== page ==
“And now I can be with both of you at once. It’s like the best of both worl--”
“Yes! It’s perfect!”
“No! You can’t!”
“Woman,” he almost slithered the word, the word he had never directed toward me before. No, I had always been the lady. “I’m leaving the television here, no objections.”
That sealed it, didn’t it? The housewife knows better than to argue unless it’s a matter of life and death or, rather, mortality. After all, my soul was already waning.
You can bet that we stopped making love right away, with that screened thing in our bedroom. The television was his new mistress and I couldn’t have interfered between the two of them if I tried (and I was definitely past the point of ever trying). We stopped kissing each other in the morning and we stopped kissing each other at night. I mean pecking. Our lips no longer touched. At some point, I’m not sure when, we ceased touching each other altogether. We didn’t hug or even brushing against each other in passing while walking through the house tending to errands.
In the years of our marriage before the television, we always caressed each other but now we were as platonic with each other as a porcupine and a balloon. My body grew cold from abandon. He hadn’t touched me for so long that my skin peeled. My lips flaked, my hands reddened out of rawness. Every part of me that once thrived with his touch was miserable now. I didn’t have a screen. I couldn’t project the weather, broadcast the latest news about the war, or show him anything besides myself. In short, I wasn’t a television and therefore possessed no value to him anymore. He didn’t want a woman, he wanted a machine.
Some point after we stopped touching each other, we also stopped looking at each other. Even the slightest eye contact disappeared from our conversations, as if we couldn’t stand the sight of each other. No, I should just drop that conjunction and not speak in the conditional. I knew for certain that we hated to catch any kind of glimpse of each other. His very physical self repulsed me so much that I swore he sprouted metal antennae. I hated him almost as much as I hated that television.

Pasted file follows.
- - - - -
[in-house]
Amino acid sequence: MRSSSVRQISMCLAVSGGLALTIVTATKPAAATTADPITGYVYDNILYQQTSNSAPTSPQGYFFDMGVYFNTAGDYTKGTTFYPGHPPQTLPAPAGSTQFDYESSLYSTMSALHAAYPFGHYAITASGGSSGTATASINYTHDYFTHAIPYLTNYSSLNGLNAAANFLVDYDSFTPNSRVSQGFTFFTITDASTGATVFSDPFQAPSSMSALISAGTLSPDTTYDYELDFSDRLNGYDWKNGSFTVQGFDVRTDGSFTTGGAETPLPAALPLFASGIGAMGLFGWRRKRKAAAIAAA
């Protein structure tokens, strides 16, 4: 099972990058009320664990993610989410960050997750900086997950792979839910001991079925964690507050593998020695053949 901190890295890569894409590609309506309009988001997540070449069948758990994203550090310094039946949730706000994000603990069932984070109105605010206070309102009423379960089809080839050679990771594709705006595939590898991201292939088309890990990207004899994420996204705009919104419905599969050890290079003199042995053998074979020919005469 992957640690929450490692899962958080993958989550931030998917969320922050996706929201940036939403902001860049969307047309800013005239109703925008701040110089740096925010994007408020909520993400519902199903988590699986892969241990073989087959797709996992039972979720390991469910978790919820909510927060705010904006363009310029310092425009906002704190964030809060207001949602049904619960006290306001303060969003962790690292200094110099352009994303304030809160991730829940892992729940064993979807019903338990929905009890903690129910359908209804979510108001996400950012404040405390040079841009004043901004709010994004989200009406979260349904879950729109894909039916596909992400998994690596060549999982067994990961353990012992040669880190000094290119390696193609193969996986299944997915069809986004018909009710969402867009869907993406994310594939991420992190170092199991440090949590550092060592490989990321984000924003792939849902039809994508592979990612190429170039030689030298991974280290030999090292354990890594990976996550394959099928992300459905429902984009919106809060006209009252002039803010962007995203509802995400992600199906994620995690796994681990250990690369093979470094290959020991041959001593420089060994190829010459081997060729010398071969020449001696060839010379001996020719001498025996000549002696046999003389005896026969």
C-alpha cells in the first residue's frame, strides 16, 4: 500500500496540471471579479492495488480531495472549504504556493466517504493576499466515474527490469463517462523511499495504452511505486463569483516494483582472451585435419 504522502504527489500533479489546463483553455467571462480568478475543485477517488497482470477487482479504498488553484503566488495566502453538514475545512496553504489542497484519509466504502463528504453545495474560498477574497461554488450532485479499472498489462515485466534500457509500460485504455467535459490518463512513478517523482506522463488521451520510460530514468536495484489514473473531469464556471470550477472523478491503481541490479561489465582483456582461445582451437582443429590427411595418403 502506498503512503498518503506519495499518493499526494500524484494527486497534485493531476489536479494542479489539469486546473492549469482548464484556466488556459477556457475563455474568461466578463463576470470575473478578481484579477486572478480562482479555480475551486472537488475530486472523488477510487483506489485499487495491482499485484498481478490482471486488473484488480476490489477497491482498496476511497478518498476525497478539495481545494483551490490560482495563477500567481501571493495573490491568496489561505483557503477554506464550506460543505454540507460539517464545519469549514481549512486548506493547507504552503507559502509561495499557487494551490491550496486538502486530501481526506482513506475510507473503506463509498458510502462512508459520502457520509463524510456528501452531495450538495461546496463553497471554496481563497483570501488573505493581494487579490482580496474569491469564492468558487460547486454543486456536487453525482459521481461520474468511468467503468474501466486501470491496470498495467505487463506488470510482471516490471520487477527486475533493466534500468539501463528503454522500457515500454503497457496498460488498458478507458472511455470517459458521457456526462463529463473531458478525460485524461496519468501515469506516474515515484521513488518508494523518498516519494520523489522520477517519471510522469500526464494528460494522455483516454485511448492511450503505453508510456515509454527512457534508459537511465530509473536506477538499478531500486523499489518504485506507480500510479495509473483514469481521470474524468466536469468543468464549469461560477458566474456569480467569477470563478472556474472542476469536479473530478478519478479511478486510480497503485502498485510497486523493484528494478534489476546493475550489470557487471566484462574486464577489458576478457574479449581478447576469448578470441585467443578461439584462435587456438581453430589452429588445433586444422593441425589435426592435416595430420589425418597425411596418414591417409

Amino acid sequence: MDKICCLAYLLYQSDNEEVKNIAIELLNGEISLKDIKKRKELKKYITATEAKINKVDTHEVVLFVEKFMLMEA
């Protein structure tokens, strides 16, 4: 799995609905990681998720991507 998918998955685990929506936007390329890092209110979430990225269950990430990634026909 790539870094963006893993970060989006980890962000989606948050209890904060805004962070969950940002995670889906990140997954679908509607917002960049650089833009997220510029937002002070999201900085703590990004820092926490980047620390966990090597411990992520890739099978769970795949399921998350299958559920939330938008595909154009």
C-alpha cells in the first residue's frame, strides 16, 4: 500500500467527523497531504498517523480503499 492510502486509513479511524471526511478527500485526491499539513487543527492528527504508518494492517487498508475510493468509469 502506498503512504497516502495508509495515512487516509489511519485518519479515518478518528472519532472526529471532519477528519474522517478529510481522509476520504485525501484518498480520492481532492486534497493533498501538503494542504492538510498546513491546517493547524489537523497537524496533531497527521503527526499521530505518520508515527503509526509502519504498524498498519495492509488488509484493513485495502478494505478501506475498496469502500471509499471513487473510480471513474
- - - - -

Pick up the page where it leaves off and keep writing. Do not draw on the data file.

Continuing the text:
There were times that I almost destroyed the television, I hated it so much. Once, while sitting at the kitchen counter, flipping through the newspaper, I folded the section I was reading and started staring into space, imagining an entire list of ways to demolish the screened thing. I went at it with a hatchet, a chainsaw, a machete, a hammer, another television set. In other fantasies, I set it on fire, rolled over it with a bulldozer, threw it into the cage of a circus lion, drove my car over it, tossed it into an Olympic-sized swimming pool, sent two giant dogs on it, stomped on it---why it just went on and on. I must have sat there for a couple of hours. I don’t think I’ve ever been so creative before. That was the longest I ever spent mulling over my violent fantasies. Usually, I just had a flash of one such fantasy and then directed my thoughts toward something else. I pretended that my marriage wasn’t dead and continued hanging the laundry or baking my husband’s favorite cookies---snicker doodles, golden-brown.